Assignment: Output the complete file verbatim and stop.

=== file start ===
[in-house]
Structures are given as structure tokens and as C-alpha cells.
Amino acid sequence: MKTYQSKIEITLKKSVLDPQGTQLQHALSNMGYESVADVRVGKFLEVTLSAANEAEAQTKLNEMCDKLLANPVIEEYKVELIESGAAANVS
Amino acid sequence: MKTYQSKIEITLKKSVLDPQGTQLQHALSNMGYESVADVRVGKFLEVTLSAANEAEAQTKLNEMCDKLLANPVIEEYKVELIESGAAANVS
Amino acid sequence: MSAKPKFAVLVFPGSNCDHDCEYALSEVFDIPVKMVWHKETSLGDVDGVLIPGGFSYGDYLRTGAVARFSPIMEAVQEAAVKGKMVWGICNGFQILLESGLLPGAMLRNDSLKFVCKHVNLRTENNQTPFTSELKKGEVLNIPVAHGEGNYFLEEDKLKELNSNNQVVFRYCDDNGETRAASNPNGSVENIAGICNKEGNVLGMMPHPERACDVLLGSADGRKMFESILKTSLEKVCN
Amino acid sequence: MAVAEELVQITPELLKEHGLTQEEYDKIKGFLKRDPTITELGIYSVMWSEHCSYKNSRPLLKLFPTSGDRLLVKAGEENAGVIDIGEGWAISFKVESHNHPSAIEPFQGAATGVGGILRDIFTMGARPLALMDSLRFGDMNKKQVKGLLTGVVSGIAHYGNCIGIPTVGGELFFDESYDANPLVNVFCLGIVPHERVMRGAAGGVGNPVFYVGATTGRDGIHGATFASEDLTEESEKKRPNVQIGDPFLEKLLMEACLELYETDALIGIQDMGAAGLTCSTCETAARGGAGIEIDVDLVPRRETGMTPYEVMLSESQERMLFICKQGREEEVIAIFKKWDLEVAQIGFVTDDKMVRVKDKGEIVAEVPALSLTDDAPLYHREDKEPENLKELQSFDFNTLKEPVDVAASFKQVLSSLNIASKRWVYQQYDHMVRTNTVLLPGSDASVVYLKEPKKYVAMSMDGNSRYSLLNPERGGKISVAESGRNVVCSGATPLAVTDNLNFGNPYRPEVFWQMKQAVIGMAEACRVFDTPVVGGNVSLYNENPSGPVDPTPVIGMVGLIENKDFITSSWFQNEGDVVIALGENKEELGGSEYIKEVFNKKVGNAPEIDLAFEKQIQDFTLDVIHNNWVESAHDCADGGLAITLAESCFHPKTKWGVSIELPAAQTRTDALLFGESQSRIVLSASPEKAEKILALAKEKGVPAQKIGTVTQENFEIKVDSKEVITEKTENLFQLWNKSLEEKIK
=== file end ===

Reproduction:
[in-house]
Structures are given as structure tokens and as C-alpha cells.
Amino acid sequence: MKTYQSKIEITLKKSVLDPQGTQLQHALSNMGYESVADVRVGKFLEVTLSAANEAEAQTKLNEMCDKLLANPVIEEYKVELIESGAAANVS
Amino acid sequence: MKTYQSKIEITLKKSVLDPQGTQLQHALSNMGYESVADVRVGKFLEVTLSAANEAEAQTKLNEMCDKLLANPVIEEYKVELIESGAAANVS
Amino acid sequence: MSAKPKFAVLVFPGSNCDHDCEYALSEVFDIPVKMVWHKETSLGDVDGVLIPGGFSYGDYLRTGAVARFSPIMEAVQEAAVKGKMVWGICNGFQILLESGLLPGAMLRNDSLKFVCKHVNLRTENNQTPFTSELKKGEVLNIPVAHGEGNYFLEEDKLKELNSNNQVVFRYCDDNGETRAASNPNGSVENIAGICNKEGNVLGMMPHPERACDVLLGSADGRKMFESILKTSLEKVCN
Amino acid sequence: MAVAEELVQITPELLKEHGLTQEEYDKIKGFLKRDPTITELGIYSVMWSEHCSYKNSRPLLKLFPTSGDRLLVKAGEENAGVIDIGEGWAISFKVESHNHPSAIEPFQGAATGVGGILRDIFTMGARPLALMDSLRFGDMNKKQVKGLLTGVVSGIAHYGNCIGIPTVGGELFFDESYDANPLVNVFCLGIVPHERVMRGAAGGVGNPVFYVGATTGRDGIHGATFASEDLTEESEKKRPNVQIGDPFLEKLLMEACLELYETDALIGIQDMGAAGLTCSTCETAARGGAGIEIDVDLVPRRETGMTPYEVMLSESQERMLFICKQGREEEVIAIFKKWDLEVAQIGFVTDDKMVRVKDKGEIVAEVPALSLTDDAPLYHREDKEPENLKELQSFDFNTLKEPVDVAASFKQVLSSLNIASKRWVYQQYDHMVRTNTVLLPGSDASVVYLKEPKKYVAMSMDGNSRYSLLNPERGGKISVAESGRNVVCSGATPLAVTDNLNFGNPYRPEVFWQMKQAVIGMAEACRVFDTPVVGGNVSLYNENPSGPVDPTPVIGMVGLIENKDFITSSWFQNEGDVVIALGENKEELGGSEYIKEVFNKKVGNAPEIDLAFEKQIQDFTLDVIHNNWVESAHDCADGGLAITLAESCFHPKTKWGVSIELPAAQTRTDALLFGESQSRIVLSASPEKAEKILALAKEKGVPAQKIGTVTQENFEIKVDSKEVITEKTENLFQLWNKSLEEKIK